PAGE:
7 Things To Know Before You Go Solo

Are you starting your own business or becoming self-employed in the new year? These days a growing number of workers are setting their sights on going solo and becoming “free agents”, independent contractors, consultants, “solopreneurs”, and others who rely on self-employment for a portion (or all) of their income.

Working for yourself can be very rewarding, but it’s not without its challenges. Before you sign up to be your own boss, consider these 7 things to know before you go solo.Women doing biz

  1. Increased cash reserves. Being self-employed often means having periods where work is hard to come by or your income fluctuates. Sometimes customers pay late or not at all. It’s always a good idea to have cash on hand for emergencies, but self-employed people need to have the financial resources to get through any lean periods they may experience.
  2. Self-employment tax. Since you are your own boss, the IRS requires you to pay both the employer and employee portions of social security tax if your net earnings are $400 or more. Also known as the SE Tax, this tax includes payments made to both Social Security and Medicare. For income earned in 2013, the tax is 15.3% on earnings up to $113,700.
  3. Estimated tax payments. In addition to paying your SE Tax you will need to make estimated tax payments on your taxable income. One of the most frequent mistakes the self-employed make is they fail to make estimated tax payments. The IRS says  “if you are filing (taxes) as a sole proprietor, partner, S corporation shareholder, and/or a self-employed individual, you generally have to make estimated tax payments if you expect to owe tax of $1,000 or more when you file your return” (IRS.gov). For more specific details, download IRS Pub. 505 Tax Withholding and The Estimated Tax or visit the IRS website at http://www.irs.gov/Businesses/Small-Businesses-&-Self-Employed/Estimated-Taxes
  4. Health insurance. COBRA allows you to continue the health insurance you had with your employer for up to 18 months. However, eventually you will need to purchase health insurance on your own. Rates vary greatly based on a lot of factors. In general, you should be able to get a high deductible Health Savings Account or HSA. The family deductible on those plans is $6,450. The good news is that your deductible becomes a tax deduction and you may be able to deduct your premiums as well. With the new health care exchanges that went into effect on October 1st  you may be able to find other options which include various deductible amounts and premiums. As a self-employed person, your health insurance premiums may be tax deductible. Talk to your tax professional about how your health insurance may affect your taxable income.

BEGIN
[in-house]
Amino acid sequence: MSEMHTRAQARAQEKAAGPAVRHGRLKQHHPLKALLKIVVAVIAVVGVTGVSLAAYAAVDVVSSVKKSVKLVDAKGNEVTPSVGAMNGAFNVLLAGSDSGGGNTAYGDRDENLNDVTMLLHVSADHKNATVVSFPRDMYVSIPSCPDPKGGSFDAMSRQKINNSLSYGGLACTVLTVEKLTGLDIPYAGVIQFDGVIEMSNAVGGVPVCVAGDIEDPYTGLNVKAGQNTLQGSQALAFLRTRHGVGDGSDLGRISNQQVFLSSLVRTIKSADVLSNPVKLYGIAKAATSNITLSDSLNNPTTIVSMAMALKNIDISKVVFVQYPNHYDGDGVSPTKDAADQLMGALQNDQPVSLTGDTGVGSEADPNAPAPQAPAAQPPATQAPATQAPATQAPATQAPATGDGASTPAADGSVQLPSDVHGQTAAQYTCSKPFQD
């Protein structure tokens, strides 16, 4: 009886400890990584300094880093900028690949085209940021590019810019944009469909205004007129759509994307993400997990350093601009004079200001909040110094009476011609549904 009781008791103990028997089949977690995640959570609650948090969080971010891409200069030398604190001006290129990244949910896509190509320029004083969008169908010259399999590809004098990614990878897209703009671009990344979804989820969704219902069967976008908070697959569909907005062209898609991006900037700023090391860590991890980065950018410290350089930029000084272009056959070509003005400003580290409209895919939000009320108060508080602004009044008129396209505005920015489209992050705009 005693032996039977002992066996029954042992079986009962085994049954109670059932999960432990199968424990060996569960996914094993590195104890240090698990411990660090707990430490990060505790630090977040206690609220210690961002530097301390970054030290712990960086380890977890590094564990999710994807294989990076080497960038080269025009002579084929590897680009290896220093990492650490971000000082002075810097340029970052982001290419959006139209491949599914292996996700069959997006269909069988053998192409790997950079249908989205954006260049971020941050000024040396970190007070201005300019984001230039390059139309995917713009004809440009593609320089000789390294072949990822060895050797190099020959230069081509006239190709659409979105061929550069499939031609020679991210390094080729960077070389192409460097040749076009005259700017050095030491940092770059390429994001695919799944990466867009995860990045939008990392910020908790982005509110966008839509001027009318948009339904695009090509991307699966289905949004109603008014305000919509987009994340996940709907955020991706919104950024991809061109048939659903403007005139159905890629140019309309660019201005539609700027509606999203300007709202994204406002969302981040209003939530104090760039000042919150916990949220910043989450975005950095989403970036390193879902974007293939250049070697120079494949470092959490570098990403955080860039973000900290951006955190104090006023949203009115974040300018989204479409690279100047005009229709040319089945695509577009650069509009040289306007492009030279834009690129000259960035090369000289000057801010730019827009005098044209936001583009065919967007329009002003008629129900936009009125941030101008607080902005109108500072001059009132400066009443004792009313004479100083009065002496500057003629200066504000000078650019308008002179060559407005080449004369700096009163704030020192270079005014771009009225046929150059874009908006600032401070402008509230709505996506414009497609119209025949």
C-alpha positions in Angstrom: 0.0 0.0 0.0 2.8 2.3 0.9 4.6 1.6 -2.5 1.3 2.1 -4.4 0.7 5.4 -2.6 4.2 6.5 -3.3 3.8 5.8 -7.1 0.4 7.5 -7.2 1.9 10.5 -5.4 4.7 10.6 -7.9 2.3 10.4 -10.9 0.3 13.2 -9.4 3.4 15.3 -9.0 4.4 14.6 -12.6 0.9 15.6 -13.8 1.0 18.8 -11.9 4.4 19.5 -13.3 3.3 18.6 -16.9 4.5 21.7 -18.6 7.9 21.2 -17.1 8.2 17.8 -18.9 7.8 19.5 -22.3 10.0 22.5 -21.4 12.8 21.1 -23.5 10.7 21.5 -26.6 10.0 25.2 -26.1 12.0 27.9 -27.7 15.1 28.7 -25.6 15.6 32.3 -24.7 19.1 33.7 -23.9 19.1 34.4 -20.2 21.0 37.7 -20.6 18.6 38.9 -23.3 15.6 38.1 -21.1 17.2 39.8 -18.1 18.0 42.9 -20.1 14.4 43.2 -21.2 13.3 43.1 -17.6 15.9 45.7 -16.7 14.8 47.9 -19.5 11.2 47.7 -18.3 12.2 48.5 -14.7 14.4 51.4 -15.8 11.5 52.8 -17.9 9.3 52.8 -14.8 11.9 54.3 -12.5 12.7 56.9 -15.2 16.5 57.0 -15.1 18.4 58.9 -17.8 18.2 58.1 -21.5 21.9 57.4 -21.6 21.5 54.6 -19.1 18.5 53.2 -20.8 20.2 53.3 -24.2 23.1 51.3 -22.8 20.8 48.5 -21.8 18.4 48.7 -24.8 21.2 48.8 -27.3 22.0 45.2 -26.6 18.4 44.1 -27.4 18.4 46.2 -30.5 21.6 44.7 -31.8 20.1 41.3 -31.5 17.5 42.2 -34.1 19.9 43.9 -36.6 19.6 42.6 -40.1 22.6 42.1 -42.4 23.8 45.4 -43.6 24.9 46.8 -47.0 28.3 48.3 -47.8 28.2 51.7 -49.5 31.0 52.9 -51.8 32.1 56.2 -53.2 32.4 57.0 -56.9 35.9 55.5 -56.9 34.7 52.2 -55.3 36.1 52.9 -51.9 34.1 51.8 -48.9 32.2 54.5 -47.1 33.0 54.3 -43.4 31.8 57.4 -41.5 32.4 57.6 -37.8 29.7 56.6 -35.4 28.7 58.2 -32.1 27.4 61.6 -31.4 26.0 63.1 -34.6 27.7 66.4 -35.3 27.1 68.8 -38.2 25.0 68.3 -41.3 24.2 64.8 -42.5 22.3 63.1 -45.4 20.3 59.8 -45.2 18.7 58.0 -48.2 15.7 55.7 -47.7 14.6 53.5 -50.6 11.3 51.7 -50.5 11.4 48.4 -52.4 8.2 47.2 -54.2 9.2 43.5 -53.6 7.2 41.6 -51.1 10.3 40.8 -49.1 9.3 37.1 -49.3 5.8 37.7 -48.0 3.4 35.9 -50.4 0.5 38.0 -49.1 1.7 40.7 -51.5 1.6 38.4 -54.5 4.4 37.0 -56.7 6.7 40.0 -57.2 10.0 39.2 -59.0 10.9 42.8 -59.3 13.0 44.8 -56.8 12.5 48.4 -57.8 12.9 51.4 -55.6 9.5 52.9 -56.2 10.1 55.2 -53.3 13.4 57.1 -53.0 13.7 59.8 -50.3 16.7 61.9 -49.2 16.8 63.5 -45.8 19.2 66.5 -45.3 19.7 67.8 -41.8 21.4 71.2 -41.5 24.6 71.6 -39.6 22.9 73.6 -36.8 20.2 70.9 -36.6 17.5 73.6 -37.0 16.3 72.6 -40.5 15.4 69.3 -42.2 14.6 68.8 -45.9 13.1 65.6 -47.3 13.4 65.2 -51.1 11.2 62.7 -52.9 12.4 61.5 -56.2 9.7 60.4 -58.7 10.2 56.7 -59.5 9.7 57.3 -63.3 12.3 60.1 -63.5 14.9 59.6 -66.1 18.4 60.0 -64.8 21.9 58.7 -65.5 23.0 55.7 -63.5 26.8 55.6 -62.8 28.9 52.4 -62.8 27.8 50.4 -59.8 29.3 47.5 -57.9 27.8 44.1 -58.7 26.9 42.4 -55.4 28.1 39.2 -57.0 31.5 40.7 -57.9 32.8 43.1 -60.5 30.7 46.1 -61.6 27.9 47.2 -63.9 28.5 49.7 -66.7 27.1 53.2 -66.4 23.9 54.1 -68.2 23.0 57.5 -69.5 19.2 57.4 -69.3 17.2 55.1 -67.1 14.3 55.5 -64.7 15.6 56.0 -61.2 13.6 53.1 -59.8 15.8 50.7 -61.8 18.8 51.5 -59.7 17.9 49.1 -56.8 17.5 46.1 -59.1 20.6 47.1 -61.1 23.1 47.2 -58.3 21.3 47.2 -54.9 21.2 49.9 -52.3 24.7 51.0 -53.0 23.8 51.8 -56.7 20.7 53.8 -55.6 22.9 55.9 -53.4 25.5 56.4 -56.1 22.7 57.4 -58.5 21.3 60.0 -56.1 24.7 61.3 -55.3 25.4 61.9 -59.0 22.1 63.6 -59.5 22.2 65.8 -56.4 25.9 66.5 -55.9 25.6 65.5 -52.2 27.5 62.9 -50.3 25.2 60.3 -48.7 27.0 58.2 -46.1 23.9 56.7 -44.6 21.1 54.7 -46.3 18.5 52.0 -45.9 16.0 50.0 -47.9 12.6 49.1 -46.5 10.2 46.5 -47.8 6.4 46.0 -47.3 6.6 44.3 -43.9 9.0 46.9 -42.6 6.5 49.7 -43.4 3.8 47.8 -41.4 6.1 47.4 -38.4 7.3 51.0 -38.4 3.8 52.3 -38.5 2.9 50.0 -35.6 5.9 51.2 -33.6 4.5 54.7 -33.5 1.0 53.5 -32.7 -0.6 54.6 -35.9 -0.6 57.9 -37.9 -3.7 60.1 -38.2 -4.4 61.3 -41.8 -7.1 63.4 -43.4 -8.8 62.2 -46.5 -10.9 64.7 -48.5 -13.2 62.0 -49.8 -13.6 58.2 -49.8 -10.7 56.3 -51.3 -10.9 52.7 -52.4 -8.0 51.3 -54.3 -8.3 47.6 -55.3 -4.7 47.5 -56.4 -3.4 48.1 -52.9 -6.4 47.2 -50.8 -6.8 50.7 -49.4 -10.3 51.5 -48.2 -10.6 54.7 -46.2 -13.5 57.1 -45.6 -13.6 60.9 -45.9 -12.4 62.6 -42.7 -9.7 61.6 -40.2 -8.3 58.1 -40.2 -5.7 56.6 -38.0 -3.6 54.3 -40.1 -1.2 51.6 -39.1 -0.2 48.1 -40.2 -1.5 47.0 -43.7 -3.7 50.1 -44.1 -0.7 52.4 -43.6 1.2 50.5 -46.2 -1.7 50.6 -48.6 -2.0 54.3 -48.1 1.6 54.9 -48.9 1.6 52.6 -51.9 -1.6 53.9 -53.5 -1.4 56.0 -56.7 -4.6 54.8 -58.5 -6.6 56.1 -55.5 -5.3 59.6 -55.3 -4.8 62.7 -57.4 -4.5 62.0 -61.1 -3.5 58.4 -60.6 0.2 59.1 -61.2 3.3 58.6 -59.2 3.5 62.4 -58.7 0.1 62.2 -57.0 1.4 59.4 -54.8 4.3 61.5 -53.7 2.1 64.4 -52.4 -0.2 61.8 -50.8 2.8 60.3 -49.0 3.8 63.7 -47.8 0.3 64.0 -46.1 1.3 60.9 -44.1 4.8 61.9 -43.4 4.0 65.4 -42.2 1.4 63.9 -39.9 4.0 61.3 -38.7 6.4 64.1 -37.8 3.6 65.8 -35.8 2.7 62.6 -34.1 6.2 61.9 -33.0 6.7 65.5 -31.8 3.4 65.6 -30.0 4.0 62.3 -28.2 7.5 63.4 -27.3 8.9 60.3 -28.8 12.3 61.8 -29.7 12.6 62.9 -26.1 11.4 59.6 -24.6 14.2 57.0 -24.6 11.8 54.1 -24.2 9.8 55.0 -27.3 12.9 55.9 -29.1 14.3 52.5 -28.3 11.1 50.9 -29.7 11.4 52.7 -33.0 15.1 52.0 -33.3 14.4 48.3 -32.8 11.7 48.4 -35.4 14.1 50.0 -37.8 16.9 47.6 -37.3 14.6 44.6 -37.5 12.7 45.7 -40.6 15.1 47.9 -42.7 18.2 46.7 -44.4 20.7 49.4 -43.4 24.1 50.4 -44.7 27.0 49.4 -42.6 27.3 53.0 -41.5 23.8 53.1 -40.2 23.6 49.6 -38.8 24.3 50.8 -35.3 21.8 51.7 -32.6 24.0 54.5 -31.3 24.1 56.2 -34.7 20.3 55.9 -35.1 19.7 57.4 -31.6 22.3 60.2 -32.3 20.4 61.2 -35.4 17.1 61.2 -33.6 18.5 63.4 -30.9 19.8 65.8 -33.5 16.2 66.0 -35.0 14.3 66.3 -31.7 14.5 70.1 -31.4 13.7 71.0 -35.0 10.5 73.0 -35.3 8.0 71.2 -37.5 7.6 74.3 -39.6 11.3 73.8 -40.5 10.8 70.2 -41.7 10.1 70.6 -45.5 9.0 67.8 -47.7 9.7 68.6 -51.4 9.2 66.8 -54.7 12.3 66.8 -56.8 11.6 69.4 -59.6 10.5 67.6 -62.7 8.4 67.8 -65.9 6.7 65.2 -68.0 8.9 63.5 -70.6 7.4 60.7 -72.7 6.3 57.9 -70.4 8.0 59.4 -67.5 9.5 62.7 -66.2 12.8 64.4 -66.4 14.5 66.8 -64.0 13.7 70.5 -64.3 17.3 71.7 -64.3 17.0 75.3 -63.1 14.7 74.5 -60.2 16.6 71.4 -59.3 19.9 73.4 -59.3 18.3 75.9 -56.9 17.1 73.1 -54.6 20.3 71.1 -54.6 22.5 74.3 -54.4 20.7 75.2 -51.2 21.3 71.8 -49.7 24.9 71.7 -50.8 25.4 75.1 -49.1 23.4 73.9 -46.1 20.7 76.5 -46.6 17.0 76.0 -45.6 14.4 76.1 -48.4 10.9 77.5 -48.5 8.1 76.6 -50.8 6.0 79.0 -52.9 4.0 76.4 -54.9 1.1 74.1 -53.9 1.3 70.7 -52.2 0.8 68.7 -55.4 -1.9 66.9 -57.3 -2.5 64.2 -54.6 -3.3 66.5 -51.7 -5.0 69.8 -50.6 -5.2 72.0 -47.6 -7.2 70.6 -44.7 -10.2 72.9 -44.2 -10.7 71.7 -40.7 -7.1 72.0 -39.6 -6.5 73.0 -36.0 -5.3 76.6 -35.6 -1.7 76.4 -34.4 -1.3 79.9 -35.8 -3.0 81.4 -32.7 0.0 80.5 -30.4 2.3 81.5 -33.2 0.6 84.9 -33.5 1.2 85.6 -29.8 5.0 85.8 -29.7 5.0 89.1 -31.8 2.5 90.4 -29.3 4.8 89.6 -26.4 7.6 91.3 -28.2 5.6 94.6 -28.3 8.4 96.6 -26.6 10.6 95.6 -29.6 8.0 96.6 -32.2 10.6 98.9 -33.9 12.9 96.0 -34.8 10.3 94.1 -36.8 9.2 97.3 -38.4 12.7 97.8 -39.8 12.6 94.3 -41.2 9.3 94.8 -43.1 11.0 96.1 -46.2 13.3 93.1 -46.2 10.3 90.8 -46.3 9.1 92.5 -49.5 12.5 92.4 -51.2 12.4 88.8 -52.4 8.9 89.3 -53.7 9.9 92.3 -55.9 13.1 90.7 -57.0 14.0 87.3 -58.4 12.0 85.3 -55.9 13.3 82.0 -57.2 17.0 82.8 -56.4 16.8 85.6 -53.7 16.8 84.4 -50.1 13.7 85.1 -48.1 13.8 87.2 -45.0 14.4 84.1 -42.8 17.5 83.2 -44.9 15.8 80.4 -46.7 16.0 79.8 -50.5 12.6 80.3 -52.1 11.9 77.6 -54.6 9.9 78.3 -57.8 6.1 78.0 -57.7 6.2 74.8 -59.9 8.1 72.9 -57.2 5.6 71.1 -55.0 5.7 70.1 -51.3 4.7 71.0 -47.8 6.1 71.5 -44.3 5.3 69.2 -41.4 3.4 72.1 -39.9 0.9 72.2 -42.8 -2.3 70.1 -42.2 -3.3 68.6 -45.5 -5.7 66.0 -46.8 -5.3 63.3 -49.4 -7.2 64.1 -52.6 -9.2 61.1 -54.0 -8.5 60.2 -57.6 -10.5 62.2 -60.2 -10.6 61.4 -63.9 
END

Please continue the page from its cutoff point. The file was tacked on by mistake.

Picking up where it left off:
5. Lost benefits. Typical employee benefits like life insurance, disability insurance, the match on your retirement plan, profit sharing, etc. go away when you become self-employed. If you want those benefits, you will need to provide them on your own.
  6. Unreimbursed expenses. You might have some expenses as an employee that are paid for by the employer such as cell phone service, internet, mileage for your car or other travel related expenses, continuing professional education, etc. As a newly minted solopreneur you will have to pay these expenses out of pocket.
  7. Know your numbers. Self-employed people must keep track of their income and expenses, ideally in a separate business checking account. This not only proves useful at tax time, it’s just good business sense. Accounting software like QuickBooks or QuickBooks Pro can help. The more closely you can track your numbers, the better off you will be in the long run.

If you are self-employed, what are some of the financial challenges you have had? I would like to know. Email me at mpbranch@focusfinancial.com with the subject line “Solo”.

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